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Spring skiing in Norway

Ingrid, my wife's old friend from her college days and a close friend of both us since we married, has always wanted to do a hut-to-hut ski tour in Norway. She spent a high school exchange year near Oslo and another year on a farm in northern Norway so she's fluent in Norwegian and has visited us a couple other times over the years. She and her husband Eric we our companions on our 2016 canoe trip in Quetico, but Eric is not as solid on skis as Ingrid (she grew up in Stowe, VT) so he didn't join us on this one.

(Nancy and Ingrid in the Trondheim train station)

I'll spare y'all the blow-by-blow, but here's an overview. We made a 10-day crossing of the Dovrefjell and Trollheimen mountains, starting at Kongsvoll on the Oslo-Trondheim train line and finishing at Nerskogen, where we called to get a taxi to the train station in Oppdal so we could get back to Trondheim. We also ordered up a taxi to get us over steep and deep Sunndalen (valley) that separates Dovre and Trollheimen (I had planned a route that involved some kms of road and trail walking but weather and snow conditions ruled that out).

On the first day/night we met up with a group of 5 Canadians who were old college (Magill U) friends of Ingrid and Nancy and were finishing their own 12-day hut-to hut tour up from Lillehammer. They had a rough go because of weather and snow conditions but seemed in remarkably good spirits despite that. They headed back out to Kongsvoll while Ingrid, Nancy, and I headed onward.

(Some Candians in Reinheim hut)

We stayed in 7 different huts, the first 5 self-service where we brought most of our own food, augmented with honor-system purchases from the hut food supply, and did our own cooking. We or our group were the only ones using four of these, the exception being a hut that we shared with a group of students that turned out to be classmates of of friend of ours in an outdoor leadership program.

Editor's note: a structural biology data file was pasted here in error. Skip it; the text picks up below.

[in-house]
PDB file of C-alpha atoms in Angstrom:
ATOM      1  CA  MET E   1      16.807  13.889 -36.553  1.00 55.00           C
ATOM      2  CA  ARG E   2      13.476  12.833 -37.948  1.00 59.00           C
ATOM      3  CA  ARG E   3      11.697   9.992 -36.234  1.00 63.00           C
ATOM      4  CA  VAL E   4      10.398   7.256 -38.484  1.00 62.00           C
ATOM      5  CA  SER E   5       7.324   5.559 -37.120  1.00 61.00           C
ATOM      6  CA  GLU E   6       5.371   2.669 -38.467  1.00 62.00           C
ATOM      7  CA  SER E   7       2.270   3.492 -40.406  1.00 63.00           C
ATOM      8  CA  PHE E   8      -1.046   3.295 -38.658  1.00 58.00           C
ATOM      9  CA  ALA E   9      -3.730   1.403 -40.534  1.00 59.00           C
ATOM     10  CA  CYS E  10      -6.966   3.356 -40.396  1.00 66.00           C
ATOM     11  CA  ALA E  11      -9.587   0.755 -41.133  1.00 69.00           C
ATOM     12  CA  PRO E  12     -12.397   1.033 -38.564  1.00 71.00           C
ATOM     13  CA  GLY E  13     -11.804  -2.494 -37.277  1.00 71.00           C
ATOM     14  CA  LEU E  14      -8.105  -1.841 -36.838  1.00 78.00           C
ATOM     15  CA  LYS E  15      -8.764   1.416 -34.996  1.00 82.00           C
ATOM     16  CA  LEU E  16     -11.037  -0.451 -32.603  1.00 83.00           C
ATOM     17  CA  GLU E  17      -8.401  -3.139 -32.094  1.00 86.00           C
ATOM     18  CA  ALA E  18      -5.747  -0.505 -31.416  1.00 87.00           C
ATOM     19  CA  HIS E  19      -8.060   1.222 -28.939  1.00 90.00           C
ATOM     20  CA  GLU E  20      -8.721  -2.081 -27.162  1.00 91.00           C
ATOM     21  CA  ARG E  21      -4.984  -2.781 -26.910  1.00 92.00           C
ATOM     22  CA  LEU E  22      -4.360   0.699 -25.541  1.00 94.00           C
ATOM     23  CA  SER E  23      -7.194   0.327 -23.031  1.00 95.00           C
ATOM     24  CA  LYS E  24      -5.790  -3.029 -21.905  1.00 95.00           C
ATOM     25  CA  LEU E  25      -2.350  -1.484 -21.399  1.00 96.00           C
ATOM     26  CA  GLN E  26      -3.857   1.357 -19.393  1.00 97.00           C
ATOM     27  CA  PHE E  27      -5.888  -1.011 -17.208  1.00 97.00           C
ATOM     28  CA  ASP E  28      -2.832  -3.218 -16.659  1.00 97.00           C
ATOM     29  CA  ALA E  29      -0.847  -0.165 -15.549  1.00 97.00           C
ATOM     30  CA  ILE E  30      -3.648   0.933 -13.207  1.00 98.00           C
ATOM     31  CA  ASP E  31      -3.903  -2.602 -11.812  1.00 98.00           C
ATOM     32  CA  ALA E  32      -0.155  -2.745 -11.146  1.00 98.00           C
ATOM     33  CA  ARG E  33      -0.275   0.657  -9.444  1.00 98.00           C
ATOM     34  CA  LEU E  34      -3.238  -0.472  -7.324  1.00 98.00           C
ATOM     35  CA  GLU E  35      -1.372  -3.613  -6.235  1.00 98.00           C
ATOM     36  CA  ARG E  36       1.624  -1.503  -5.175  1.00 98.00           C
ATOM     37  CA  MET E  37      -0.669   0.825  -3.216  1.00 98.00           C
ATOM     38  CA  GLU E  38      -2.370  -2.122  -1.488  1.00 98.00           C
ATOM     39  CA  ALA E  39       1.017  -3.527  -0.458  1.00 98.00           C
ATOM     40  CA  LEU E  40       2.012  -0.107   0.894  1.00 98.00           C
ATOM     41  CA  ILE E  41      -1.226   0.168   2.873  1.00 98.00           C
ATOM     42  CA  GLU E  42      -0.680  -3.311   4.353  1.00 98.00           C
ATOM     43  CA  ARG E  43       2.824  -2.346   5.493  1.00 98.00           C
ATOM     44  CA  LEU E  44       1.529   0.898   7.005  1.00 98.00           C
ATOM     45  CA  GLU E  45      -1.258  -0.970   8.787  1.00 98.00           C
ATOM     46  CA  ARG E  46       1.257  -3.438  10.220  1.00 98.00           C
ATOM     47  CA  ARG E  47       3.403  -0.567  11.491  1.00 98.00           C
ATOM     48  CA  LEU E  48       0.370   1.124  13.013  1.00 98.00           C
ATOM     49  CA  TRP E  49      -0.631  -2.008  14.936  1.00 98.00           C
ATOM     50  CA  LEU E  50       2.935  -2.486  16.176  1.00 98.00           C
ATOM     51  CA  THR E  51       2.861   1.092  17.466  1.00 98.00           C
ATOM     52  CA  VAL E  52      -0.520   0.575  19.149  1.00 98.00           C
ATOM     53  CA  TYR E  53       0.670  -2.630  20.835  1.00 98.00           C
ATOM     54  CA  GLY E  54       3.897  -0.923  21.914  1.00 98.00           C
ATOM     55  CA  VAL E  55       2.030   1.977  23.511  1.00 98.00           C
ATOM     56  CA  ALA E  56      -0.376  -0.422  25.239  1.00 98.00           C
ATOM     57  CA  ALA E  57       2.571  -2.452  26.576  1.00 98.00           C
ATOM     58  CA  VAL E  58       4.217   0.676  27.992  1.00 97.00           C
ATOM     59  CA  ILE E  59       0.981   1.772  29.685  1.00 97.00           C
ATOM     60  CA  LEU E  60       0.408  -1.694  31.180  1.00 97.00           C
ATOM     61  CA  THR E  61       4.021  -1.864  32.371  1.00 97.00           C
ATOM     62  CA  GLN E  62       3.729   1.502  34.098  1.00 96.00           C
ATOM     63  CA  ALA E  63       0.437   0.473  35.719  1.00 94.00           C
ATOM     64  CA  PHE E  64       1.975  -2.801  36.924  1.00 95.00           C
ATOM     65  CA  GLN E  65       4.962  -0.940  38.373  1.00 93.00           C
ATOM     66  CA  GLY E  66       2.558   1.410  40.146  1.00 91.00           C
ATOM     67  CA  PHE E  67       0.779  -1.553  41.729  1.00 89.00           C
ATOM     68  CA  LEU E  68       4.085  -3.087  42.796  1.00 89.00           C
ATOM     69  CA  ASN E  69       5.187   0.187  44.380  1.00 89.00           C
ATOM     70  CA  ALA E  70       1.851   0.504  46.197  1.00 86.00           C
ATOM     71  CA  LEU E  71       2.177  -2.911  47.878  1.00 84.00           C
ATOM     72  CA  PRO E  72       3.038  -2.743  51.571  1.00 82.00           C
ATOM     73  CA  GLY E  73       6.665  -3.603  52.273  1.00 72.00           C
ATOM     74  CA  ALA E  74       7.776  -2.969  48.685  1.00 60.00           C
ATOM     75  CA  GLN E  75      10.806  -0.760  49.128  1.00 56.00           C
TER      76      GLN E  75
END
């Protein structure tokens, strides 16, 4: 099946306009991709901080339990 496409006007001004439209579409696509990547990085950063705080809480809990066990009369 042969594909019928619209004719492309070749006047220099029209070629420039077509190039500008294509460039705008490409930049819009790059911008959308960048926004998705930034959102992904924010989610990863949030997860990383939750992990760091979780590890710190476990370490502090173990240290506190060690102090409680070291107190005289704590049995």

(Dindalshytta, our last hut in Dovre)

The last two huts were full-service huts with meals, hot showers, drying rooms, and the like, that open mainly for Easter week and in Easter but have a self-service annex for the rest of the year. We stayed two nights at each and reserved ahead because it was the first weekend of Norway's traditional 10-day Easter holiday week. Our daughter Zoe was working at the last one, Jøldlashytta, so we got a special family rate.

The first day offered up a tough headwind, and day 3 was GPS-guided across low-relief terrain in poor visibility, but after that it was full-on spring skiing, freezing nights and warm sunny days.

(The wind-scoured slopes of Snøhetta)

We saw a herd of about 150 wild reindeer on the way to our second hut, Åmotdalshytta, but tried to keep a respectful distance (and I didn't have my good camera with telephoto lens).
IMG_2675.jpg(all the little specks along the slope are reindeer)

I summited four peaks in Trollheimen, with Ingrid accompanying me on one and Zoe on another (my wife had a knee worry and is not as skilled on the downhills). The best was a fly-by ascent of Neådalssnota on the way between Vassendsetra and Trollheimshytta, making for a 33 km day with 1400 m of ascent. That was at least my 6th time in that one, but this time via a ridge I have done only once before, on my first time on the mountain in 2003.

(Neådalssnota and the ridge route -- descent via the wide summit slope and bowl underneath)